Education Opinion

How to Approach Social-Emotional Development Equitably

By Learning Is Social & Emotional Contributor — October 11, 2018 4 min read
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By Tracy Costigan and Jenn Ng’andu

In an earlier post on this blog, Robert Jagers said that he and his colleagues at CASEL are working with others to ensure that “social and emotional learning [can] realize its potential to promote the optimal development of all students, including diverse groups of students.” He describes how CASEL and partners are reexamining the core social and emotional learning competencies to consider how each could more explicitly elevate equity.

The examination he’s describing is so important. Every child should have the opportunity to learn in a healthy school environment, one where their social, emotional, and academic development--along with their physical and mental health--is fully supported. Unfortunately, we know that’s not the case.

Whether because of community factors like poverty, or in-school issues like harsh discipline practices and implicit bias in staff, too many students, particularly students of color and those in lower-income areas, face barriers to a healthy, well-rounded development. Approaching social emotional development through an equity lens means that we must work to eliminate barriers like these for all students, to advance their education and foster longer-term health and well-being.

A new brief from Penn State University’s Edna Bennet Pierce Prevention Research Center synthesizes the research that describes how schools and education leaders can support social emotional development equitably. The authors, Dena Simmons and Marc Brackett from Yale University and Nancy Adler from the University of California San Francisco, describe five key strategies that simultaneously promote equity and support students’ social, emotional, and academic development.

  1. Emphasize school racial and socioeconomic integration. In general, students in more diverse schools have better academic and life outcomes than students attending less integrated schools. For example, in Hartford, Conn., there is a magnet school program set up in part to increase racial and ethnic integration in local schools. These schools are able to provide greater opportunities for social, emotional, and academic development, in part because they have more resources to put toward those efforts, and also have greater teacher retention. Students at those schools have done better academically and have shown stronger social and emotional competencies.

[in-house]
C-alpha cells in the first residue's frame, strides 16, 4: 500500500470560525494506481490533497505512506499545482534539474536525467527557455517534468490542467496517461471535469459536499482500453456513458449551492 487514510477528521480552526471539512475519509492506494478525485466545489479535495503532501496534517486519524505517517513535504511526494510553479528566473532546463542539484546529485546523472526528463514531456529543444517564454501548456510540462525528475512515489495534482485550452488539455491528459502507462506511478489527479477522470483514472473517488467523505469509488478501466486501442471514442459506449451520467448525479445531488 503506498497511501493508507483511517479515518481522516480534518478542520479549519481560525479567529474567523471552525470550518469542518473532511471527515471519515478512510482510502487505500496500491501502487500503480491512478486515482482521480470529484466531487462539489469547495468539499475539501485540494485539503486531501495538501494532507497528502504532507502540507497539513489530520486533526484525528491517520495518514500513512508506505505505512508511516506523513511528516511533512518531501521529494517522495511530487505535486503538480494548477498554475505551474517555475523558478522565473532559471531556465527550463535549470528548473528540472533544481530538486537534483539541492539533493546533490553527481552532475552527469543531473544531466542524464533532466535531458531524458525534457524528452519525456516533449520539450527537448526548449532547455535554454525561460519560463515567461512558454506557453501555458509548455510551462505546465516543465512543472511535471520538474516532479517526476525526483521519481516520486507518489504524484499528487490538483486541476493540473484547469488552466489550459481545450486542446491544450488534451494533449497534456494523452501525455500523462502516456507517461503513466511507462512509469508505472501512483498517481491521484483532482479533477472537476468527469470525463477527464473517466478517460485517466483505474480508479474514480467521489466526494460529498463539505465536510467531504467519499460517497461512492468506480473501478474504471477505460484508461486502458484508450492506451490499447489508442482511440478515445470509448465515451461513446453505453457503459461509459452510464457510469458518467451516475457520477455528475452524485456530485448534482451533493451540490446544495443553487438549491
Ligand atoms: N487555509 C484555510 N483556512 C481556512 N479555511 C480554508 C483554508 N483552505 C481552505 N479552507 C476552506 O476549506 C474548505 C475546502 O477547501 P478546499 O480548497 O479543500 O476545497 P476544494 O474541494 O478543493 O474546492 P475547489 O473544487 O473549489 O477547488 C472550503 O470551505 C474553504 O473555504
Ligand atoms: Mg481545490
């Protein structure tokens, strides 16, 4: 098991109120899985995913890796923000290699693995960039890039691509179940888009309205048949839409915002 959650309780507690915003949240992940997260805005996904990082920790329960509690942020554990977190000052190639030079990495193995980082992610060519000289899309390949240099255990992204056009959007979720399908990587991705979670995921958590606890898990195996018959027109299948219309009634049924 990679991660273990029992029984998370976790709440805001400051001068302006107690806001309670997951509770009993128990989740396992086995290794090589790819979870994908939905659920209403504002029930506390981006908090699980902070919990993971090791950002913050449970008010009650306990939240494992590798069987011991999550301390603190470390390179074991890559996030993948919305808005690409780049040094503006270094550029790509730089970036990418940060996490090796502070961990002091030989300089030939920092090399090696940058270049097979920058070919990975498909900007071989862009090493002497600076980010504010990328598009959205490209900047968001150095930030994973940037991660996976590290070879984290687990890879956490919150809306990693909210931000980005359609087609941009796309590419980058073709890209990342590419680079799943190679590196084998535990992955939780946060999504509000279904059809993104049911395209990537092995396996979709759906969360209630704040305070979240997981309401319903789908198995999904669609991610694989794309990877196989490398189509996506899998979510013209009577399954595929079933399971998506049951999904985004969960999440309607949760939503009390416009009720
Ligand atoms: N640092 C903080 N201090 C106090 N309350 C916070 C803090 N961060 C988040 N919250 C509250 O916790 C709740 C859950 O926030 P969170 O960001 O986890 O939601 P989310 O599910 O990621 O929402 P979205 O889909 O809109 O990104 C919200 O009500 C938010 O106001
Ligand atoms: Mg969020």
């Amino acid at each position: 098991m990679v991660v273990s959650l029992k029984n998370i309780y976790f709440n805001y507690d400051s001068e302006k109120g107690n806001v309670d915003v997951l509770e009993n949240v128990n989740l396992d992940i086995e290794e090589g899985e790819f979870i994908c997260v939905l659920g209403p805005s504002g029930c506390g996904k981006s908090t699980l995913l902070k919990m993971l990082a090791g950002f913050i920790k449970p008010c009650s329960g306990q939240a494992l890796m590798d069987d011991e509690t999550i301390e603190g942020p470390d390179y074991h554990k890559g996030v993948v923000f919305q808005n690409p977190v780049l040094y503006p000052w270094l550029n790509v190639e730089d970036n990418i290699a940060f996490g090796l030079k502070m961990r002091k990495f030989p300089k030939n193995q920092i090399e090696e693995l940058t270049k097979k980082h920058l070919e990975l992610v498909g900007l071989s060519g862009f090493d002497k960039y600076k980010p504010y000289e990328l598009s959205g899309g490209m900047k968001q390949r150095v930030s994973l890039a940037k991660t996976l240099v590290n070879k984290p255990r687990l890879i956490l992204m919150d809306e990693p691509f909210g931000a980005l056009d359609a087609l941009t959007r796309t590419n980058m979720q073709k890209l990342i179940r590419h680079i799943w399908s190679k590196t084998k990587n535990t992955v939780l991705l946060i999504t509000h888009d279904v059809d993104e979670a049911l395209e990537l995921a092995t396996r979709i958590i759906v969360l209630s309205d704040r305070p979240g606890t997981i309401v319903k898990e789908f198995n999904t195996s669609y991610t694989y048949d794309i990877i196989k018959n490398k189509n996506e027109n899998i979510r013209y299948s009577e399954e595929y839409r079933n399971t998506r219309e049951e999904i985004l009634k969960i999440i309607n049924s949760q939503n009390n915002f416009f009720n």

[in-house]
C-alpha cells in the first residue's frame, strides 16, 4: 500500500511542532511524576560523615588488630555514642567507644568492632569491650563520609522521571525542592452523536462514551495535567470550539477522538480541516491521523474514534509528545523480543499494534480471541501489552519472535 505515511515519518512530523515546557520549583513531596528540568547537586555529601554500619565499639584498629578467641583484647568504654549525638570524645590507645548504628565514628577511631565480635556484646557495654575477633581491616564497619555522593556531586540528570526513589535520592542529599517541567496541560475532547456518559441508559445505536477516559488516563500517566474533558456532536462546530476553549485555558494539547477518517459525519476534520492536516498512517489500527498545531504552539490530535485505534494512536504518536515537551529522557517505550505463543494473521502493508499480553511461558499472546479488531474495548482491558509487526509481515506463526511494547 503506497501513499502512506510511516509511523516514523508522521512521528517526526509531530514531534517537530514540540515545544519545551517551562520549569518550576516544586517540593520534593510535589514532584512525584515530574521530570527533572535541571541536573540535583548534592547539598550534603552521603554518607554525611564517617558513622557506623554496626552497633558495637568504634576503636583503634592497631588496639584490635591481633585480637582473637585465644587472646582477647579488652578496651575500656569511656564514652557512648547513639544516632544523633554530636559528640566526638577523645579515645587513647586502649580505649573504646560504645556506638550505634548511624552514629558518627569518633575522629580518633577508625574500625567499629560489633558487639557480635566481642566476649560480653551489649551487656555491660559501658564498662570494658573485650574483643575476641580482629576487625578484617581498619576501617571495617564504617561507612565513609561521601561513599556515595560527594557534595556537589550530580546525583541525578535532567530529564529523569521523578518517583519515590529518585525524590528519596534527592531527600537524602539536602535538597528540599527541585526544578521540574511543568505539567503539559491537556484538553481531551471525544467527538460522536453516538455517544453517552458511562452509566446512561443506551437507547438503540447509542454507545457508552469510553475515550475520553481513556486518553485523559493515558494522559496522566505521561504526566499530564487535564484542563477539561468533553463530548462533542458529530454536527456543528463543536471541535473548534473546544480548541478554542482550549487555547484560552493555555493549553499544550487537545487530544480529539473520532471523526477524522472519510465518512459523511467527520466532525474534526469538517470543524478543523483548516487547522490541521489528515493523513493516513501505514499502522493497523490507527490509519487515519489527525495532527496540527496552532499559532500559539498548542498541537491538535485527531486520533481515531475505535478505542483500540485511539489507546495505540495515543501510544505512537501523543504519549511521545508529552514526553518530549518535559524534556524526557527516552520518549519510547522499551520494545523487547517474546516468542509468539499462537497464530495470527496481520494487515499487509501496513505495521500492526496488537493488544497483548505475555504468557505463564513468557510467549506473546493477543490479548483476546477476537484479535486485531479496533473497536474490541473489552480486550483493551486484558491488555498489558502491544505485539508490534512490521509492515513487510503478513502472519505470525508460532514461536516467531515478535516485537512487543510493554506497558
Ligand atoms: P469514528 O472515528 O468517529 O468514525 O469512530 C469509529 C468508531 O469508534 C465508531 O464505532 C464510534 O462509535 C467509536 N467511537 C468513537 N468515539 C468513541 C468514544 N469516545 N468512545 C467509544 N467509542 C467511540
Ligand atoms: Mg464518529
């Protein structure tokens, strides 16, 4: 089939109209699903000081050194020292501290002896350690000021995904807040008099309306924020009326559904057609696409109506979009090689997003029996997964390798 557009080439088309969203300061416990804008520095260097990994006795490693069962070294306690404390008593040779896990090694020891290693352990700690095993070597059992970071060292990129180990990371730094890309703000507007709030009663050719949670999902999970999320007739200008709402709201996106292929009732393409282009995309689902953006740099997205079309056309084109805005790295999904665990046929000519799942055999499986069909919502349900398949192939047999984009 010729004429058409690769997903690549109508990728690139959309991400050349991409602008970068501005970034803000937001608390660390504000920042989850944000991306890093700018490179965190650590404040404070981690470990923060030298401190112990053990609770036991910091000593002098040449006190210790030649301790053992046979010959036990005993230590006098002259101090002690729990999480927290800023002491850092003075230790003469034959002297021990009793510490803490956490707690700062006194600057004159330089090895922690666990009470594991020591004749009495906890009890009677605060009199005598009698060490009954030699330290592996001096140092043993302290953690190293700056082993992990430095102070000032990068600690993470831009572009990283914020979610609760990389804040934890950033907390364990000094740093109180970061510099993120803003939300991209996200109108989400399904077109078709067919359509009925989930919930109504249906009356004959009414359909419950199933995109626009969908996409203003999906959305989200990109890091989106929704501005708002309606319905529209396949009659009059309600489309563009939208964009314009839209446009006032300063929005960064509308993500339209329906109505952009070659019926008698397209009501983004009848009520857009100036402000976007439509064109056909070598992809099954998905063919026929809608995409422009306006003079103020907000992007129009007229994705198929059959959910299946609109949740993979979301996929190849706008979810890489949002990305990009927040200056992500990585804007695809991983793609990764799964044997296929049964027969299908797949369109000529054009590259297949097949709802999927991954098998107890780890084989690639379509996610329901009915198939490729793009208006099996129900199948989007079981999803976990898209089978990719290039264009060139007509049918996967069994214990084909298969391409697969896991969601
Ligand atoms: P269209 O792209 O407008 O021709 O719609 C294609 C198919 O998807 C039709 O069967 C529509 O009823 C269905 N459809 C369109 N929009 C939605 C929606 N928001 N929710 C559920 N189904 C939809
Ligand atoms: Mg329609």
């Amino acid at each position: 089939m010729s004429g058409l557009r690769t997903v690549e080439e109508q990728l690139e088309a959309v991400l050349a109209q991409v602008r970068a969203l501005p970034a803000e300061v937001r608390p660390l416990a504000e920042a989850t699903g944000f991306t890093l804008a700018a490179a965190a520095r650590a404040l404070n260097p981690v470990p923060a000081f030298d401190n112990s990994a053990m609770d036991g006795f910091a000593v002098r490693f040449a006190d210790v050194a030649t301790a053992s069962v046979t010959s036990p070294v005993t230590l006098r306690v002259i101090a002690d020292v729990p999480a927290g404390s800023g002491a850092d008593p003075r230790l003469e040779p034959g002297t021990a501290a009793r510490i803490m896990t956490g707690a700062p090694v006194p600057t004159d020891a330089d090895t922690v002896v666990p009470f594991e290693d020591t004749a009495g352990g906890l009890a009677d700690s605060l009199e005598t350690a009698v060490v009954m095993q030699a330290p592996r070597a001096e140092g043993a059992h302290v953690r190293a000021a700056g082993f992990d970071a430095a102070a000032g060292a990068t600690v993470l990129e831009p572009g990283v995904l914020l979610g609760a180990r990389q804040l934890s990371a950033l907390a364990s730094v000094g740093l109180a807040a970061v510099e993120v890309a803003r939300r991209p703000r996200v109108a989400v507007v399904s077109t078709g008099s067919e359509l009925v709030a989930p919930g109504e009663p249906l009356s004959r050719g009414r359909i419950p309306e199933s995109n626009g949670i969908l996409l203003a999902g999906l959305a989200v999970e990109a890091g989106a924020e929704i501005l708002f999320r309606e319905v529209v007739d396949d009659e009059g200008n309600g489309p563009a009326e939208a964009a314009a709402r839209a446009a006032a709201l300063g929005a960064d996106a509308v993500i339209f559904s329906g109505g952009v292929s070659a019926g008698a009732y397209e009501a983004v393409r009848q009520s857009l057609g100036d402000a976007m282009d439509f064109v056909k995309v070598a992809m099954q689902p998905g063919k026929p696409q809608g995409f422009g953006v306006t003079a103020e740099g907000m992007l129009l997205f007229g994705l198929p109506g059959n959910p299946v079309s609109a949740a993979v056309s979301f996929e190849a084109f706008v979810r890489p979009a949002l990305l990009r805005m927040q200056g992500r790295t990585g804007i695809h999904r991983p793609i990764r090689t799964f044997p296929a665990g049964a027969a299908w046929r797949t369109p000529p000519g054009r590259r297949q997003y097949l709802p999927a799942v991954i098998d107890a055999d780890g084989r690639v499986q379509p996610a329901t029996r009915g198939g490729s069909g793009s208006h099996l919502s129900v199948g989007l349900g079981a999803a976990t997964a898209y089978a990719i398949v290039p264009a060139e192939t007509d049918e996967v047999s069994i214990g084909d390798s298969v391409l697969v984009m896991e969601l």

2. Consider restorative justice practices as an alternative to harsher, exclusionary school discipline. Broadly speaking, restorative justice is a practice that relies more on relationships among students and staff to resolve and respond to conflict, encouraging them to understand and take ownership of solutions. It focuses more on collectively repairing harm caused through conflict that can happen at school, and less on punitive approaches that may or may not build accountability for actions. There is early and promising evidence that these kinds of programs can improve relationships among teachers and students, create opportunities for social and emotional development, and even increase academic achievement. One small study found that teachers who used restorative practices were described as more respectful by students and issued fewer disciplinary referrals to Latino and African-American students, than did teachers who did not use such practices.